Exposure to lead little has a weak but significant effect on the intelligence of children
DOES environmental exposure to lead affect the intelligence of children? Yes, according to a fresh interpretation of over 20 studies on the issue, which rules that at age 5 or more, a doubling of body lead is associated with a loss of 1-2 IQ (intelligence quotient) points. But children below 5 are not affected (British Medical Journal, Vol 309, No 6963).
Lead -- a poisonous metallic element known to cause several ailments ranging from stomach pain to blindness -- is present in the environment owing to contamination from lead paints and lead pipes or it is emitted into the atmosphere by motor vehicles and industries.
Stuart Pocock of the London School of Hygiene and Tropical Medicine and Marjorie Smith of London's Institute of Education -- in collaboration with Peter Baghurst at Commonwealth Scientific Industrial Research Organisation, Australia -- identified 26 most significant studies and used a systematic statistical method so as to quantify the overall magnitude of the relation between body lead and IQ in children aged 5 years or more. They also considered 5 prospective studies -- which measured the blood lead in children from before birth to the age of 5 -- in order to know whether neurotoxic effects occur in the foetus or shortly after birth.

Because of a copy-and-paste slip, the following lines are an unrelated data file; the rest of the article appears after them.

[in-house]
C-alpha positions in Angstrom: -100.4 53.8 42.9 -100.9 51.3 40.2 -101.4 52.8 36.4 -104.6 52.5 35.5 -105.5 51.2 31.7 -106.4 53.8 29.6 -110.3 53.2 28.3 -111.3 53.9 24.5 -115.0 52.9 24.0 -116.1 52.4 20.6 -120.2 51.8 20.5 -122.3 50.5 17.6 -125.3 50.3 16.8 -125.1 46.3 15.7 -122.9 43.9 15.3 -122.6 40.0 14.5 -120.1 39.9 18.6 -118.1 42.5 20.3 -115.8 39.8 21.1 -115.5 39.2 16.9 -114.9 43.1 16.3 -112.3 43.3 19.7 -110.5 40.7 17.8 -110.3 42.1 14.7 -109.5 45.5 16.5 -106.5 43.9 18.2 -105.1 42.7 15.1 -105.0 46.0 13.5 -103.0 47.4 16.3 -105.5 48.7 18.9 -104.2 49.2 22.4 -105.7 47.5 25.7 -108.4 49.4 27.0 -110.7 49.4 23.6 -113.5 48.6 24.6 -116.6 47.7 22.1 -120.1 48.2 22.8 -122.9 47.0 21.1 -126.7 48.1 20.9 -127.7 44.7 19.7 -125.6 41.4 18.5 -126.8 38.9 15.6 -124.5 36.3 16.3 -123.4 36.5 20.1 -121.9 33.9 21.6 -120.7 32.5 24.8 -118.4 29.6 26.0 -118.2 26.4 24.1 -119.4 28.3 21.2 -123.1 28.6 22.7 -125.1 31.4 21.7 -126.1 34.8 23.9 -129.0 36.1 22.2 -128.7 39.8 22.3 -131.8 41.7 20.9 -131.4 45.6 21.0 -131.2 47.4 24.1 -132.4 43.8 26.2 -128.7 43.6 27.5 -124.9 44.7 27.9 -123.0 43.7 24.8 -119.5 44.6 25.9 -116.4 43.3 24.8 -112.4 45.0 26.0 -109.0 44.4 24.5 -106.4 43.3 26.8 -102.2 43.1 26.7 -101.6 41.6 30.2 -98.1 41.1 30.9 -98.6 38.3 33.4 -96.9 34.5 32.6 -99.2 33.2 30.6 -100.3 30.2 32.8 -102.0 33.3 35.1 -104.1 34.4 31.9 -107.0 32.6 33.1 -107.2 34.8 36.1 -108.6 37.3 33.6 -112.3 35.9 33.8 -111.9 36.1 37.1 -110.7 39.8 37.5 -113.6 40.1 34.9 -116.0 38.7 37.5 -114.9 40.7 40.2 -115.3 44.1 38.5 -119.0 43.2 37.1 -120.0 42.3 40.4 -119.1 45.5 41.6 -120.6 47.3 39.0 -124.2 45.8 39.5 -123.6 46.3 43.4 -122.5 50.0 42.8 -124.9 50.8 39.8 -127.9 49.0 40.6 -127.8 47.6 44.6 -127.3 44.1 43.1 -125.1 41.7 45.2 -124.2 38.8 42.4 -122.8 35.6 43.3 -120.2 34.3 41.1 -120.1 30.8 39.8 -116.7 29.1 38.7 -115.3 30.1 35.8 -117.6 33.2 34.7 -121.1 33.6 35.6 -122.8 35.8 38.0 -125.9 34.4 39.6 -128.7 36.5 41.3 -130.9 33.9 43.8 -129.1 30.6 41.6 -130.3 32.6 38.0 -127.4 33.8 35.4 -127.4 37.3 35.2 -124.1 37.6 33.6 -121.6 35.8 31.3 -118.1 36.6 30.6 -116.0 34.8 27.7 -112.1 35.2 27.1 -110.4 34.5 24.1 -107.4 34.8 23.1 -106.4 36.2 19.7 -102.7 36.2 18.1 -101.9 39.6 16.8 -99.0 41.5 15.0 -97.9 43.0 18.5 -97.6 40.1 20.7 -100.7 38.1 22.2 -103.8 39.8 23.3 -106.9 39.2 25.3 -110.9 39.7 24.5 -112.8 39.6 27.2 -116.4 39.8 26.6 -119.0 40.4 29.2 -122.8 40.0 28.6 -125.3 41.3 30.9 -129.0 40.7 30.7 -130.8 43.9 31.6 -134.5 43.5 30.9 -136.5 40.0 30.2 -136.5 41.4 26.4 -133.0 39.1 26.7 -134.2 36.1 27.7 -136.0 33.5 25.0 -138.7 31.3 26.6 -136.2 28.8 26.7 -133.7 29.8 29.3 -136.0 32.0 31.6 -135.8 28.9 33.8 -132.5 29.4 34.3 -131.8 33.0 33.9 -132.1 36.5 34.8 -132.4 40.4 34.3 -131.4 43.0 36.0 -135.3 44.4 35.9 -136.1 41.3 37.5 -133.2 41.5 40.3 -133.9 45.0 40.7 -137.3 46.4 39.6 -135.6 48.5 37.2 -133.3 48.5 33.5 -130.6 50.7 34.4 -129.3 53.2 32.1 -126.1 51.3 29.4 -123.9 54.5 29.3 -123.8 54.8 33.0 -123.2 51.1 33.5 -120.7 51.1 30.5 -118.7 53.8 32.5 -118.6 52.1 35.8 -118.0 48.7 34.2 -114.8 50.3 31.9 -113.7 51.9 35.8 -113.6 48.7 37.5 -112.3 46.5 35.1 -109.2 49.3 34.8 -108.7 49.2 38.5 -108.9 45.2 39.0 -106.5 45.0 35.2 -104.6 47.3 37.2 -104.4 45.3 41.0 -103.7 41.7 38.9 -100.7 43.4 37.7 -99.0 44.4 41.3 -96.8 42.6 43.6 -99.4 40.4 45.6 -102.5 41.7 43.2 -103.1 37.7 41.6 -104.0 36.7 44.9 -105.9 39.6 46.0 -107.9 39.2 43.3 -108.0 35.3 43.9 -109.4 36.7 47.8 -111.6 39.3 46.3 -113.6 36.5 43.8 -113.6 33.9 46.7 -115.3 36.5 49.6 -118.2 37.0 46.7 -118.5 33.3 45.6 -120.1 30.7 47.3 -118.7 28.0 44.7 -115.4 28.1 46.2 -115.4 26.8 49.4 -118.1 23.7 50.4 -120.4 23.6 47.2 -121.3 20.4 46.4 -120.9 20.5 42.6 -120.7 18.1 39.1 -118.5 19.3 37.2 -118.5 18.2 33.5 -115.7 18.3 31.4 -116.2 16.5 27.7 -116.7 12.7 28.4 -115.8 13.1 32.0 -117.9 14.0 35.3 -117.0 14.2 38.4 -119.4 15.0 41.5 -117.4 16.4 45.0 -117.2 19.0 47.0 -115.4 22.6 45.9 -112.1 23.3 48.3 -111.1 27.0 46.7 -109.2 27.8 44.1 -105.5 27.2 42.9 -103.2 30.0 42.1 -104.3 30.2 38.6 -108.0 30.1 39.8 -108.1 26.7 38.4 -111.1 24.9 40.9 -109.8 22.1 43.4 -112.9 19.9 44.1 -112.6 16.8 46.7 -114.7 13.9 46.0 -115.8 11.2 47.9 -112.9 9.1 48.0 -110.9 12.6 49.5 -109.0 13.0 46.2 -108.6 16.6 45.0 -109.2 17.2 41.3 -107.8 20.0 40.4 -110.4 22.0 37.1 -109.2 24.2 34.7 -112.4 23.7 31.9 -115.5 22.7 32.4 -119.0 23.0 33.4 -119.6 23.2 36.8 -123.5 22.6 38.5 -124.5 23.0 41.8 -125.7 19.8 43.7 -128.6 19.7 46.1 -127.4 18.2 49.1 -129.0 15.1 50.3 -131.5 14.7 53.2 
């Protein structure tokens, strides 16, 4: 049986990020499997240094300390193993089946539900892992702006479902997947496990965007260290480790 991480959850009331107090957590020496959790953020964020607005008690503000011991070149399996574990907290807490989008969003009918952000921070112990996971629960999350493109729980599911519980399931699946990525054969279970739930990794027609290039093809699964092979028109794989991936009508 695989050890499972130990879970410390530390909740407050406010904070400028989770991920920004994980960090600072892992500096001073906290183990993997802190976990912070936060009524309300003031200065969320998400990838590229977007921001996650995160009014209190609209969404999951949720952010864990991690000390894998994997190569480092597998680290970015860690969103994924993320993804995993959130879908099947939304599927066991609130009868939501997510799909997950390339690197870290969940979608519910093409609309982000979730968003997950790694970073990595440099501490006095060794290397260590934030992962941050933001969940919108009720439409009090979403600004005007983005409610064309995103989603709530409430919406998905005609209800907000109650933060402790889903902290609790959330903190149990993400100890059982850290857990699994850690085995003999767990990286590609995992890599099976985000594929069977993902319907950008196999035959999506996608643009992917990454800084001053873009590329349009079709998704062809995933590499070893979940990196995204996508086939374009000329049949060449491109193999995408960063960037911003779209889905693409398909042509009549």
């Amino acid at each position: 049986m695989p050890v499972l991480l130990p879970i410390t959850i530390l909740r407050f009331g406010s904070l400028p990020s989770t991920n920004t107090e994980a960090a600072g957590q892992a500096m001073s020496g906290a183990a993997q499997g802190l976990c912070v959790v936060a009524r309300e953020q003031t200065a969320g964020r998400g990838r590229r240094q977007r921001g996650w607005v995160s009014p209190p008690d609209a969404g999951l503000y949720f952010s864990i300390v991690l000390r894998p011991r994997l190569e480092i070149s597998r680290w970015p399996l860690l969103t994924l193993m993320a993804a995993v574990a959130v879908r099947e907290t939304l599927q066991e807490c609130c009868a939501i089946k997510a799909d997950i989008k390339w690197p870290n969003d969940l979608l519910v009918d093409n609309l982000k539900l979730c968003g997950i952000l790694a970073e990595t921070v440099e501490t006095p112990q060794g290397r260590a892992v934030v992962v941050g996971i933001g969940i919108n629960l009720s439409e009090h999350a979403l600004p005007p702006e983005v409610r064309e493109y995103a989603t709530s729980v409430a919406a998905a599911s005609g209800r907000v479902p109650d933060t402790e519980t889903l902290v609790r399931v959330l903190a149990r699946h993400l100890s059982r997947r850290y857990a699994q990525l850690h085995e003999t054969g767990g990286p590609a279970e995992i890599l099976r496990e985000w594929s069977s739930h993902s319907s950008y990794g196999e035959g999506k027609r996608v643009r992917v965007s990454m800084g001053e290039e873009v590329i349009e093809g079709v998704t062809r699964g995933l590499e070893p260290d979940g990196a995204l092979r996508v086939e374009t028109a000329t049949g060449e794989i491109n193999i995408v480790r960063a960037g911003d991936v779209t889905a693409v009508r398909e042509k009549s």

The results suggest a loss of 1-2 IQ points in children above 5 when the body lead level is doubled, say from 10 microgram -- one in million parts of a gram -- to 20 microgram per 100 ml of blood or 5 microgram to 10 microgram per gram of the teeth. However, the scientists concede that this value still remains open to debate.
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